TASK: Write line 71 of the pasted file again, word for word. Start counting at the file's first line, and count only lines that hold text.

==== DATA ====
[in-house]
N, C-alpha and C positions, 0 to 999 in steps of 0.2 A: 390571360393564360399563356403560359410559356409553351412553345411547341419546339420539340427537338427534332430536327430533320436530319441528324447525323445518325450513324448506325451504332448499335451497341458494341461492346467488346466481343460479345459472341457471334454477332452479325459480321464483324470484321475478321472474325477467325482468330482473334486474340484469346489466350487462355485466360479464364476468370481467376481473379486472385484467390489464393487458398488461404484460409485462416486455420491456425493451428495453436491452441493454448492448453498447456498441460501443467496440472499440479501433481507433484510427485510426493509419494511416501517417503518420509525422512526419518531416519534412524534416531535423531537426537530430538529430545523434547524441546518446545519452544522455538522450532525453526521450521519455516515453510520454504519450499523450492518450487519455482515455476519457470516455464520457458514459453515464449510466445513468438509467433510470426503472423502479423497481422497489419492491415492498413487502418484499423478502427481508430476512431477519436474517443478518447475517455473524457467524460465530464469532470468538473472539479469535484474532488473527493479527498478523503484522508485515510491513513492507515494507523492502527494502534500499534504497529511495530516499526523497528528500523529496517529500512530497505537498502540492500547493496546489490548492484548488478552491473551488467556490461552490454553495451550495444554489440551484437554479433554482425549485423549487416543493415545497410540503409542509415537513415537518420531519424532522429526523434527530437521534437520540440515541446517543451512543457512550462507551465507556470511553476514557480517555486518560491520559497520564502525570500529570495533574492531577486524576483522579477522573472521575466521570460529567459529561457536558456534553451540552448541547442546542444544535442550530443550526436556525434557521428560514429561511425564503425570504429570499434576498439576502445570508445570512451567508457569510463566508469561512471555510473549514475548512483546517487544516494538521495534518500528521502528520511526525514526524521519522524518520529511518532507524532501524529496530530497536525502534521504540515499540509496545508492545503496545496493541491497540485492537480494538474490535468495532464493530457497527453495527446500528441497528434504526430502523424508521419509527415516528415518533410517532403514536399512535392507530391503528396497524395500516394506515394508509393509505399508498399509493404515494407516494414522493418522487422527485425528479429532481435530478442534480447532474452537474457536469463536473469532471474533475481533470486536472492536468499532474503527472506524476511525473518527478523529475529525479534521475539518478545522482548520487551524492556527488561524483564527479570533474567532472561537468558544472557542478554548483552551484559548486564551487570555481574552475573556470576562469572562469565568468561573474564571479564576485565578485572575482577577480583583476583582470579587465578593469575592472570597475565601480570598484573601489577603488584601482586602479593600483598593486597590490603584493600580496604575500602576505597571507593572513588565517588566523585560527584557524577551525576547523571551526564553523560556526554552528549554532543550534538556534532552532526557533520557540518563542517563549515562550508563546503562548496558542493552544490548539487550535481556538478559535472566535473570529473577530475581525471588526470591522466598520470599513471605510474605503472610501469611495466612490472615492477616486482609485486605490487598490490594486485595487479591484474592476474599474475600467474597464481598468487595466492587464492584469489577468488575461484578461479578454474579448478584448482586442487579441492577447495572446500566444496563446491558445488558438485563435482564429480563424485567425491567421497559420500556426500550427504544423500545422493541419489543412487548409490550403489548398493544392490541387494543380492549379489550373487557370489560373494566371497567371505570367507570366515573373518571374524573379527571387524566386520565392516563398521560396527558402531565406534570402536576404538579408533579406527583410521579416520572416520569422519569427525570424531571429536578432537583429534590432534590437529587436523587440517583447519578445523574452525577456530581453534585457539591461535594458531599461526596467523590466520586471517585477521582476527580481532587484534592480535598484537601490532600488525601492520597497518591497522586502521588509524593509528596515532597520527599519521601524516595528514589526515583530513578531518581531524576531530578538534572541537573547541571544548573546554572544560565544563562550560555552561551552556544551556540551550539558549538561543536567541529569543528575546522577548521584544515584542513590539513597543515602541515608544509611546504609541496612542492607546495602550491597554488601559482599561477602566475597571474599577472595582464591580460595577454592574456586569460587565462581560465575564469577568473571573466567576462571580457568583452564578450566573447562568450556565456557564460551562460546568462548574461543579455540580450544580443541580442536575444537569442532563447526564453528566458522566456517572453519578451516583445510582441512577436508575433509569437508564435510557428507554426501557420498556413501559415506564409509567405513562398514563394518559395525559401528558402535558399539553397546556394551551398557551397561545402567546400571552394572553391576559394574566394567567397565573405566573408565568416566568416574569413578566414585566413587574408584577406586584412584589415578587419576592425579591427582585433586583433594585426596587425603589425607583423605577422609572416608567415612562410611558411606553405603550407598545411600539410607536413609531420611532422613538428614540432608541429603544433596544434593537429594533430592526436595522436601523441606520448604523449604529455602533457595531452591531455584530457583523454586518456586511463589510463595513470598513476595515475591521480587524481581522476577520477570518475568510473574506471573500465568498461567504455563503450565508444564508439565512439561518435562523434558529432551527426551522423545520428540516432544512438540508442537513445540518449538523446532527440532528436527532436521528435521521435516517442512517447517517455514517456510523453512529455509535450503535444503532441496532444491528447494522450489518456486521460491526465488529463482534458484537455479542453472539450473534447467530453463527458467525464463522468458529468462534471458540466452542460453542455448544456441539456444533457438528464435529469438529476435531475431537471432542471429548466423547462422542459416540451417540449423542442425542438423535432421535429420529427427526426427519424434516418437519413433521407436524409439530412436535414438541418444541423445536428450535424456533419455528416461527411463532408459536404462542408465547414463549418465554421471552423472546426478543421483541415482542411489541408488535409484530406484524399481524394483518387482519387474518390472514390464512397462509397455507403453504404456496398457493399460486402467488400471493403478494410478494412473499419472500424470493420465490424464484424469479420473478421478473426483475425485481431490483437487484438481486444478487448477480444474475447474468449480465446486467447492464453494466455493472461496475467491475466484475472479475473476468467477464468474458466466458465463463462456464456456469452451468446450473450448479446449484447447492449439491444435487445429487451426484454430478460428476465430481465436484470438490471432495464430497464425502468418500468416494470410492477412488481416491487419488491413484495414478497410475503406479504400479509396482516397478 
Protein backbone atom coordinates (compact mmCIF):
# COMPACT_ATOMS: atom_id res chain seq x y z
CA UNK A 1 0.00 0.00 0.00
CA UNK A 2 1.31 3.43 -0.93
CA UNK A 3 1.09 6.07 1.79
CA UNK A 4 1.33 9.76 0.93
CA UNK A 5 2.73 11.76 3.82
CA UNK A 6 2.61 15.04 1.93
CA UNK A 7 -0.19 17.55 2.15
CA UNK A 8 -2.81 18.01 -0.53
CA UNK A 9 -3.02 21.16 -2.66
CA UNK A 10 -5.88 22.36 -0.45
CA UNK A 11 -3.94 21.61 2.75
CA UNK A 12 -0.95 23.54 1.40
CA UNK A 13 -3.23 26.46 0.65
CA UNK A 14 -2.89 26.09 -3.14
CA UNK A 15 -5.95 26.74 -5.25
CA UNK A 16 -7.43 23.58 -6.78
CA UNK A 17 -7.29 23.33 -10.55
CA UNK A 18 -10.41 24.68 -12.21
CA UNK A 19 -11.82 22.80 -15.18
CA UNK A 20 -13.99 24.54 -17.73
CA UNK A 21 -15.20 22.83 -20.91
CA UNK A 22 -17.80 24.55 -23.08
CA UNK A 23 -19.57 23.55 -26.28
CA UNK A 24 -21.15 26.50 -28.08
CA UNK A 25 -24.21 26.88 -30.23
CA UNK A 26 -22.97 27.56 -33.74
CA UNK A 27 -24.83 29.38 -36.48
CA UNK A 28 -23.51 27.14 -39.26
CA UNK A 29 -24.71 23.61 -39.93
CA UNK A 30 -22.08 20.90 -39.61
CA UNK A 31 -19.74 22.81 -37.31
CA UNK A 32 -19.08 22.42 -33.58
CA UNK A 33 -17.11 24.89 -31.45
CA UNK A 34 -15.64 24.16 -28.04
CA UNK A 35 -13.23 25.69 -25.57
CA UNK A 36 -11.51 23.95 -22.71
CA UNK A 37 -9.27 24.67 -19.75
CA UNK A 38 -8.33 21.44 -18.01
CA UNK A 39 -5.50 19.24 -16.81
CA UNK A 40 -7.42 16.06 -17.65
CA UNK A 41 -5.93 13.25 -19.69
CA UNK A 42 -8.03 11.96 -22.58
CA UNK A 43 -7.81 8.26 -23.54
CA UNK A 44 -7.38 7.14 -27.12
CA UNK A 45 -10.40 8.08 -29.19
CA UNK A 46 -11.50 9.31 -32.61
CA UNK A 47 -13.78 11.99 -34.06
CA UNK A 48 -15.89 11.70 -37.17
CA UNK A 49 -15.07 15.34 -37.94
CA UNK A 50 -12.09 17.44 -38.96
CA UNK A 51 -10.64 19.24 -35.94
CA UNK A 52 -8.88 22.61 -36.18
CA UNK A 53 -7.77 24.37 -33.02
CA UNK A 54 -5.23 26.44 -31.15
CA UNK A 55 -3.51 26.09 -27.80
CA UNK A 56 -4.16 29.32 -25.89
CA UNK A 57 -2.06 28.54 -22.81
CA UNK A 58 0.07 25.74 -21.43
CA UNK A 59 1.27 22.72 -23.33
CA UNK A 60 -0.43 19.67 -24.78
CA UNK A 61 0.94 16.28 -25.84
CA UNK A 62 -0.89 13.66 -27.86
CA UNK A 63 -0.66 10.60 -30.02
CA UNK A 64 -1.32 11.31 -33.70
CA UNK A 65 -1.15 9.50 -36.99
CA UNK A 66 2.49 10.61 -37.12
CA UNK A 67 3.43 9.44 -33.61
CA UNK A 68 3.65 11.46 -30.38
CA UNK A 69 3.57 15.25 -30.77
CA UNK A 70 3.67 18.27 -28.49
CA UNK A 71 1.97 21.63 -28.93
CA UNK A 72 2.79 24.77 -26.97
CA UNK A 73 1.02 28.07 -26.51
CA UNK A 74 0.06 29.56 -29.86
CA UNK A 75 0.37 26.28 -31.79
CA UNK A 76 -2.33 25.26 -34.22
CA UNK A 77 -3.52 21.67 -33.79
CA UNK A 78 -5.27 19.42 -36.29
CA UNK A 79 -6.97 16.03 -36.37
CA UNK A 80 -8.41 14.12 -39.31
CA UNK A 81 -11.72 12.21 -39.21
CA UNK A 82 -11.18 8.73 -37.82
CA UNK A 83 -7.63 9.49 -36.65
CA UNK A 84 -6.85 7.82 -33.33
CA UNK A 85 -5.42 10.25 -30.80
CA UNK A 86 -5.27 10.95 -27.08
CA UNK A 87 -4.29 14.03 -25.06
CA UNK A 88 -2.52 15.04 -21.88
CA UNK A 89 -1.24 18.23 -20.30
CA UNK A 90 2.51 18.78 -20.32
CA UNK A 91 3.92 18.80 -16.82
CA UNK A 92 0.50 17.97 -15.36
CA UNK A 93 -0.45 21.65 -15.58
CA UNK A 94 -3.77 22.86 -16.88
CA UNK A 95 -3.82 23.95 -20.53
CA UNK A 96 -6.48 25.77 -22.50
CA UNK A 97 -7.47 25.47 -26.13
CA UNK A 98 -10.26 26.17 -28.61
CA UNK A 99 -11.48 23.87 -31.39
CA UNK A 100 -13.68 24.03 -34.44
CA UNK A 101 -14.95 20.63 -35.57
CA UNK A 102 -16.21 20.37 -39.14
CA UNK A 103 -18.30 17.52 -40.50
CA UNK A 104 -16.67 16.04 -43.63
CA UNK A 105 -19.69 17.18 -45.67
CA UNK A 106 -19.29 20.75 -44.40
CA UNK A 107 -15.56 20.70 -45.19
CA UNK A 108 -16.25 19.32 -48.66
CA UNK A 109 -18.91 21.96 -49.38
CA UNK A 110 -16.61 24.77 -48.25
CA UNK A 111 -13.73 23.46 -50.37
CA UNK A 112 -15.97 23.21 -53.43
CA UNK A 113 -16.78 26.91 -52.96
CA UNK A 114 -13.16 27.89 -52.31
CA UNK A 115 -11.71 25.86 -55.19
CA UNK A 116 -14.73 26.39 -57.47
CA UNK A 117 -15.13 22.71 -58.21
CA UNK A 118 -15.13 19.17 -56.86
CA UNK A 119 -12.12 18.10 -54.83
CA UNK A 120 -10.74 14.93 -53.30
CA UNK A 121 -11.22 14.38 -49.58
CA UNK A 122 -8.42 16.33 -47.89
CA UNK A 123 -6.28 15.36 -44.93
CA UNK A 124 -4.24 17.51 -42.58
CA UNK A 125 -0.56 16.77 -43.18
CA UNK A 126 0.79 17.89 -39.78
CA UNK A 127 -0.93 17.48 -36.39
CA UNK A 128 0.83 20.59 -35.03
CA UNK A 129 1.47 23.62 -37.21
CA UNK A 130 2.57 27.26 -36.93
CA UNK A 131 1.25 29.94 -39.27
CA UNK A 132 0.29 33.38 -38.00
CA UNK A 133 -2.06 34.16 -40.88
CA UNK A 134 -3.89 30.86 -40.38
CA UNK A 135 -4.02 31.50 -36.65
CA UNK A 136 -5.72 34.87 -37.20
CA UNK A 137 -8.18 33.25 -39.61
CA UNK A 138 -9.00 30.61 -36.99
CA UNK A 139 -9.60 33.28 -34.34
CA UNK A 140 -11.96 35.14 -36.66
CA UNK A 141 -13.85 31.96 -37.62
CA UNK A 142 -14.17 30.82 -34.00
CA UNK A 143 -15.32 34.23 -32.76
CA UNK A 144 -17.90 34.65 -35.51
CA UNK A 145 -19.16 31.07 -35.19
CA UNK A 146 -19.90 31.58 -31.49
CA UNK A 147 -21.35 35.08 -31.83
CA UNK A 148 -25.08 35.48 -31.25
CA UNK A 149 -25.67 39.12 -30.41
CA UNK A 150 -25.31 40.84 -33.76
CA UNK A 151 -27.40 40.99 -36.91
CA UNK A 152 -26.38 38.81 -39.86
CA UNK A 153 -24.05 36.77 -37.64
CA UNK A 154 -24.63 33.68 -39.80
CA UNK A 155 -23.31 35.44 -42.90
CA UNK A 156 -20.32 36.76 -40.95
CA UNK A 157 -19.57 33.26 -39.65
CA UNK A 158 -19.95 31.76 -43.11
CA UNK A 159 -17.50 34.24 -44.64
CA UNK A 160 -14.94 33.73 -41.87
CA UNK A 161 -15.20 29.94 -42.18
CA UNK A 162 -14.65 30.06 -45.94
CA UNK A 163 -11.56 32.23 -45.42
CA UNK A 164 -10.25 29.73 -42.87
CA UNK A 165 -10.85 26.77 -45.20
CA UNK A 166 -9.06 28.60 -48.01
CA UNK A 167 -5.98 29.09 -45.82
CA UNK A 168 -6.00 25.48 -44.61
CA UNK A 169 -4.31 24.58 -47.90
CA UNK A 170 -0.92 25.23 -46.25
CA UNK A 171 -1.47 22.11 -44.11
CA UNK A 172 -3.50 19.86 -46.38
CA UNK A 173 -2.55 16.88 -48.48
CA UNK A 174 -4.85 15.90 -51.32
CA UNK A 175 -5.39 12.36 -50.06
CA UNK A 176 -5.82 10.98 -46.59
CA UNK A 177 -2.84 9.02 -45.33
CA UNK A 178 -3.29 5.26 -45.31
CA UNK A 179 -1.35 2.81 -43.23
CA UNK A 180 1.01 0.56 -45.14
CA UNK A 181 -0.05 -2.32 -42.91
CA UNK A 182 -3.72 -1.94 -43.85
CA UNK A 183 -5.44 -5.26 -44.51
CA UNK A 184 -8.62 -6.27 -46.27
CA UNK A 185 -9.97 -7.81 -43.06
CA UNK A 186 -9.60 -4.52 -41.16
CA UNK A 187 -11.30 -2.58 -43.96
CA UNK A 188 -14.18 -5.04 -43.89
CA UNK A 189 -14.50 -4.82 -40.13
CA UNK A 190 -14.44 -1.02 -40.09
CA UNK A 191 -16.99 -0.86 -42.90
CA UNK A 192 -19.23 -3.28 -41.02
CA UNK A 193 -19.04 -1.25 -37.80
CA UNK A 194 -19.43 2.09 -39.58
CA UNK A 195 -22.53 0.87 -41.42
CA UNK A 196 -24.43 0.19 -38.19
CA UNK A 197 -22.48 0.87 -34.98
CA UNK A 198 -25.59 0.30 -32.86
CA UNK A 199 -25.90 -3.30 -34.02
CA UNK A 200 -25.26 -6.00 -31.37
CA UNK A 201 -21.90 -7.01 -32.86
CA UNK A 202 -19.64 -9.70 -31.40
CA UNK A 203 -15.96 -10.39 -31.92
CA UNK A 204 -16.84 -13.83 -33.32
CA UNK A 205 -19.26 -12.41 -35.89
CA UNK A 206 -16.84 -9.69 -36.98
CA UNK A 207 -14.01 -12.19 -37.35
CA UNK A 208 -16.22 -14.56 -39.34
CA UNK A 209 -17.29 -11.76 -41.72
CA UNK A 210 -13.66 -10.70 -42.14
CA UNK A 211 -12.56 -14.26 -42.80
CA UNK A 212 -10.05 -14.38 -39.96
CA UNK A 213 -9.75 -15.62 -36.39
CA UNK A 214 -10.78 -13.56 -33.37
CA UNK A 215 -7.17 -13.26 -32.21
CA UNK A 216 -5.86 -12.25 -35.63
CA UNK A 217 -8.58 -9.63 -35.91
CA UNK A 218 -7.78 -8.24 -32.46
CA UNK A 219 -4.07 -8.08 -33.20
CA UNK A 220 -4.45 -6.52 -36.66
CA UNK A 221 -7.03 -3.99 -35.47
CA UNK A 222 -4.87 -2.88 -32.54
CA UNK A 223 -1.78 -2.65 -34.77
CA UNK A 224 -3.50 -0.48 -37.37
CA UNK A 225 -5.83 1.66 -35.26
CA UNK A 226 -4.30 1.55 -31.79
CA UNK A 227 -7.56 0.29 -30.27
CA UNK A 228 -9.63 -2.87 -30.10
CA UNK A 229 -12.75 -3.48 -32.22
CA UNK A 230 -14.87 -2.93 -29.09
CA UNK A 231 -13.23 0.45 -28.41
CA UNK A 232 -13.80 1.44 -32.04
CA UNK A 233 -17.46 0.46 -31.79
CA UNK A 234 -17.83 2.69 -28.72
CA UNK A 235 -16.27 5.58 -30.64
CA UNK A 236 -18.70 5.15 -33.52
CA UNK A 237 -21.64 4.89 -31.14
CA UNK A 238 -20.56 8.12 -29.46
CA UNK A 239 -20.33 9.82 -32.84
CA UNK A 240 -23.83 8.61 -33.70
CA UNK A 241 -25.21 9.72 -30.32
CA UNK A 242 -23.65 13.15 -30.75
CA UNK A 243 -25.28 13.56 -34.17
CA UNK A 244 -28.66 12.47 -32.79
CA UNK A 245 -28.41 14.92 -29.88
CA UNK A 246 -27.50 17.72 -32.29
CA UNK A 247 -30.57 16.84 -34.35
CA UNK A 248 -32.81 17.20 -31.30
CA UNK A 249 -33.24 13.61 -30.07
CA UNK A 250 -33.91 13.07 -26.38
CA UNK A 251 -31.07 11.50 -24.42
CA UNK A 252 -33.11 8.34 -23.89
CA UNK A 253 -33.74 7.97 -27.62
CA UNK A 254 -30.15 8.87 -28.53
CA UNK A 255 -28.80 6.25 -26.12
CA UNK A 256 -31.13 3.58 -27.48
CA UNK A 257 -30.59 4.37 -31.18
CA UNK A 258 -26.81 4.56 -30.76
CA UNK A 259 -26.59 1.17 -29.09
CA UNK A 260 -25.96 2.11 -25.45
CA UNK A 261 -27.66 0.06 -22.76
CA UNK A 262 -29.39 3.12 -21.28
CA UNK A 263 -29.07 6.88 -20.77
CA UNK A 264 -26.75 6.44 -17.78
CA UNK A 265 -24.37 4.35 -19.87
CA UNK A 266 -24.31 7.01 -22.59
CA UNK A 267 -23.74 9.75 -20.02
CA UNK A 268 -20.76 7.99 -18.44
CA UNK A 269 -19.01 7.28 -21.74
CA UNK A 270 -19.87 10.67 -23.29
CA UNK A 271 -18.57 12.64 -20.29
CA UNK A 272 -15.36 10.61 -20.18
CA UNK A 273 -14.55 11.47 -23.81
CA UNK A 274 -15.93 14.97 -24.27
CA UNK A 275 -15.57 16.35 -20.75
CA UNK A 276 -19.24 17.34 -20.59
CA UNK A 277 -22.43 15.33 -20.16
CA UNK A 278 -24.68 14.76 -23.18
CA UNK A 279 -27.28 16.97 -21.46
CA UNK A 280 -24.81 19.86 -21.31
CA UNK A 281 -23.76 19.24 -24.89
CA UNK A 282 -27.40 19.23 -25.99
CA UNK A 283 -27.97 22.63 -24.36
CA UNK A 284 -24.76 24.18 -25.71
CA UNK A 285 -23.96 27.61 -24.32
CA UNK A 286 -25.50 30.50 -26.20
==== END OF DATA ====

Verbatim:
CA UNK A 67 3.43 9.44 -33.61